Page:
17 While he was yet speaking, there came another and said, “The Chaldeans formed three groups and made a raid on the camels and took them and struck down the servants with the edge of the sword, and I alone have escaped to tell you.” 18 While he was yet speaking, there came another and said, “Your sons and daughters were eating and drinking wine in their oldest brother’s house, 19 and behold, a great wind came across the wilderness and struck the four corners of the house, and it fell upon the young people, and they are dead, and I alone have escaped to tell you.”
20 Then Job arose and tore his robe and shaved his head and fell on the ground and worshiped. 21 And he said, “Naked I came from my mother’s womb, and naked shall I return. The Lord gave, and the Lord has taken away; blessed be the name of the Lord.”
22 In all this Job did not sin or charge God with wrong.
Historians are fairly certain that Job lived before Moses gave Israel the Ten Commandments. That means that we can be sure that Job’s reaction to his loss wasn’t motivated by some need to keep a law.
If you heard somebody knelt down and worshipped God when they lost their family, you might be a little suspicious. They might suddenly become a person of interest in these deaths. That’s not what is going on here.
Job was a righteous man. He was the most blessed and honorable man in the land. That is why God draws the devil’s attention to him!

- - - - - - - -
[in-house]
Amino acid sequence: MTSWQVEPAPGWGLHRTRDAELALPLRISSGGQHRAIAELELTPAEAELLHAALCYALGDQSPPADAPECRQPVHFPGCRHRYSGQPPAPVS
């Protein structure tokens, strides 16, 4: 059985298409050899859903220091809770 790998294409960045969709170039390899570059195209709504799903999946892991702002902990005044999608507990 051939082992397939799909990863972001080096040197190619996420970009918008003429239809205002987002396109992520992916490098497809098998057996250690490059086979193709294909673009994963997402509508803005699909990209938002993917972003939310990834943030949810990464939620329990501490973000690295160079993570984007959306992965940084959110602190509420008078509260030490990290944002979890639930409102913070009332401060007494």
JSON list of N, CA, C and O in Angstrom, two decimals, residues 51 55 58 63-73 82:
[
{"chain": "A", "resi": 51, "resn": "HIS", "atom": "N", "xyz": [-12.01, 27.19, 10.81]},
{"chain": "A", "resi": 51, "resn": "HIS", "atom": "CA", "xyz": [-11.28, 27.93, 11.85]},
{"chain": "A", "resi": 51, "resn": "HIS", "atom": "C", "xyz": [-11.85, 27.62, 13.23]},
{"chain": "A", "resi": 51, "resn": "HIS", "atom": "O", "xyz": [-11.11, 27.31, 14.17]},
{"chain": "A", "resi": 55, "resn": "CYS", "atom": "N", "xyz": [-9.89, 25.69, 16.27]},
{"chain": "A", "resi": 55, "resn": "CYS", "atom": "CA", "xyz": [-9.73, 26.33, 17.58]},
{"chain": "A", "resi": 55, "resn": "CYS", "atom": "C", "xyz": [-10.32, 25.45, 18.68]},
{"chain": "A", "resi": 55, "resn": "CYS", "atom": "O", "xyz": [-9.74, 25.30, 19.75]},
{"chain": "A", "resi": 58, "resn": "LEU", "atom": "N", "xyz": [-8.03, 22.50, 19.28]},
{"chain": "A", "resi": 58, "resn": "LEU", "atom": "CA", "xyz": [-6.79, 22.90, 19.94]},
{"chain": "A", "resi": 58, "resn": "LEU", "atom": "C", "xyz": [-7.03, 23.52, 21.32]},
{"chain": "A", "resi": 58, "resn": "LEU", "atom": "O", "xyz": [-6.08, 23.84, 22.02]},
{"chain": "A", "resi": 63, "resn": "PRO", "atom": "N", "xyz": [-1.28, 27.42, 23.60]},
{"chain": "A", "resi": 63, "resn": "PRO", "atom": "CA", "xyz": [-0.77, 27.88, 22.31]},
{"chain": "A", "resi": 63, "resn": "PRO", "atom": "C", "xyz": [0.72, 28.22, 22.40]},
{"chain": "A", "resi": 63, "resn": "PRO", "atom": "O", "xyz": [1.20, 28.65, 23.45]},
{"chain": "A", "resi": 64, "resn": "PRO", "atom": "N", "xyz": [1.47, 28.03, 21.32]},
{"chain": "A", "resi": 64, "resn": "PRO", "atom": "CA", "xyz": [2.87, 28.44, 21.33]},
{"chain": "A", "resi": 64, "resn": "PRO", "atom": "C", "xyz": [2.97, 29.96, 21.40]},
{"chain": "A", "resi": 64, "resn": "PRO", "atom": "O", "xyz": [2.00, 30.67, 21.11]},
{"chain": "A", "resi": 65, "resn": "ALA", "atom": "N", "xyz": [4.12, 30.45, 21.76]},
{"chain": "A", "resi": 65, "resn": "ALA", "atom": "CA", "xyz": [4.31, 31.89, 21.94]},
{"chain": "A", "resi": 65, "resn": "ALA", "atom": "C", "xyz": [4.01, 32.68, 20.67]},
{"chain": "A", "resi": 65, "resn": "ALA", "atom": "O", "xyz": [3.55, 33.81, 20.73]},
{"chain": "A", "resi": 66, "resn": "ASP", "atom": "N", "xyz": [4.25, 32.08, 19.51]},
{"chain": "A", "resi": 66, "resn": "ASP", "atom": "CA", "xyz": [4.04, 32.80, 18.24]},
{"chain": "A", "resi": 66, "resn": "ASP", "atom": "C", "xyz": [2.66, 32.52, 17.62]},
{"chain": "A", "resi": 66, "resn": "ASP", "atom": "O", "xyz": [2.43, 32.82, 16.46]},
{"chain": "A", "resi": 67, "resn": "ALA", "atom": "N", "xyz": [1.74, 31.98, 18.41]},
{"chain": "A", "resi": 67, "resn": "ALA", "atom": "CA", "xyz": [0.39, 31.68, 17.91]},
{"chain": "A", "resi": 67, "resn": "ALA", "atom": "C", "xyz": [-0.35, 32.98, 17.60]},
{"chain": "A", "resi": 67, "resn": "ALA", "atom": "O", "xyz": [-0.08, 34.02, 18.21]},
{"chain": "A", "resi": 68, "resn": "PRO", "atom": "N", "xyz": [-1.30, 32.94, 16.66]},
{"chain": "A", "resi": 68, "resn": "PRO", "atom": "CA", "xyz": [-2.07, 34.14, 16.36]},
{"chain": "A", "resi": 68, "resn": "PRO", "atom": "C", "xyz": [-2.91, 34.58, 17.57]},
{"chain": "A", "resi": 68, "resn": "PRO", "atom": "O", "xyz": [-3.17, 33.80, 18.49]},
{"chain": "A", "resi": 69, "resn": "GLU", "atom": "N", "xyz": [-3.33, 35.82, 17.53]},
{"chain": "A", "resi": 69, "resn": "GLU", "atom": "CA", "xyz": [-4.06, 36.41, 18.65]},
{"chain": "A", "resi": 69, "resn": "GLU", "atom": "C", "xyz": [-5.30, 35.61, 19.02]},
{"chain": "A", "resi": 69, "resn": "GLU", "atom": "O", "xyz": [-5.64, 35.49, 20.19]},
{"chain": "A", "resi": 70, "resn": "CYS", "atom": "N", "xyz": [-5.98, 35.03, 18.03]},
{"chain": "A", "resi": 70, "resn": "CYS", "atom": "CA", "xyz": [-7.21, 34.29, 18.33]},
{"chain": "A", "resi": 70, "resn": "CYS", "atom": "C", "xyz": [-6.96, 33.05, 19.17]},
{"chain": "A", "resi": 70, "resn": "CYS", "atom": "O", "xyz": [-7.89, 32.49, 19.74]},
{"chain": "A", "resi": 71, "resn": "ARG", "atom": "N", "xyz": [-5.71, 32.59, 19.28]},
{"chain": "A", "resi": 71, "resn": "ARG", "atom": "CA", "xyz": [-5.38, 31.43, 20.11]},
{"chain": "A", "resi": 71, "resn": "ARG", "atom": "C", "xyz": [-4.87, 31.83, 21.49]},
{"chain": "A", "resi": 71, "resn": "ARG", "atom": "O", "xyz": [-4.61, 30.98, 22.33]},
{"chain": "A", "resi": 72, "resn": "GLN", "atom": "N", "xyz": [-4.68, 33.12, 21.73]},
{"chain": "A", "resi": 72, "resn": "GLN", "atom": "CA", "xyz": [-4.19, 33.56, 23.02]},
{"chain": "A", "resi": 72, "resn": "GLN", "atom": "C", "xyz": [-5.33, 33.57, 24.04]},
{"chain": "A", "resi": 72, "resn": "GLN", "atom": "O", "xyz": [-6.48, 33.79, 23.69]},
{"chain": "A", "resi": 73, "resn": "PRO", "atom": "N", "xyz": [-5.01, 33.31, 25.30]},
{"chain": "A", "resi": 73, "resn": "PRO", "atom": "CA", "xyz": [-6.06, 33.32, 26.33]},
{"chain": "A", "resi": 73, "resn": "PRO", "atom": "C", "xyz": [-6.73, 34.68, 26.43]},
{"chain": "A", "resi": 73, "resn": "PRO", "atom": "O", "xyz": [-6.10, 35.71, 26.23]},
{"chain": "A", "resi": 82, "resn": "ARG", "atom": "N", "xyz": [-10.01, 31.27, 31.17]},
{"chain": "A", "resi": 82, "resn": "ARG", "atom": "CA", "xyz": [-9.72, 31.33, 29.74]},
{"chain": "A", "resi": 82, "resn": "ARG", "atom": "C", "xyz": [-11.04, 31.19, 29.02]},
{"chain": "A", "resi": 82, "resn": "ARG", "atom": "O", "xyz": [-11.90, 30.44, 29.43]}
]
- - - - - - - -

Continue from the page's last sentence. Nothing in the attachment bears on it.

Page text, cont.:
Job had a regular lifestyle and practice of worshipping God.
So when the worst thing that could ever happen to a person happened to Job, he went into his default habits. That default habit was to worship.
This worship doesn’t involve any deliberate sacrifice on the part of Job, however. This is just straight-up loss.
The act of sacrifice comes in for Job at his opening acknowledgment that everything he has come from God, and everything he has is going back to God.
“The Lord gave, and the Lord has taken away; blessed be the name of the Lord”
This level of trust in God’s actions reverts Job to respond in worship to God. God is all he has at this point (except for his cranky wife that didn’t weather the grief so well).
Many people become Christians or renew their faith when they go through hard times. “When God is all you have, God is all you need.” Someone might say.
Even better, develop that dependence and regular worship pattern before everything collapses. Maybe not rip your clothes or shave your head, but try kneeling on the floor next to your bed. Proclaim to the Lord the truth that everything you have has come from Him and that you know you won’t keep it. Developing a habit of worshipping God no matter our circumstances isn’t foolish or tricking ourselves, it’s honesty. God is great and all that we are has come from Him.
You can get the Daily Bible Readings to your inbox via email every day by subscribing on our home page. Join the discussion on Facebook or Twitter.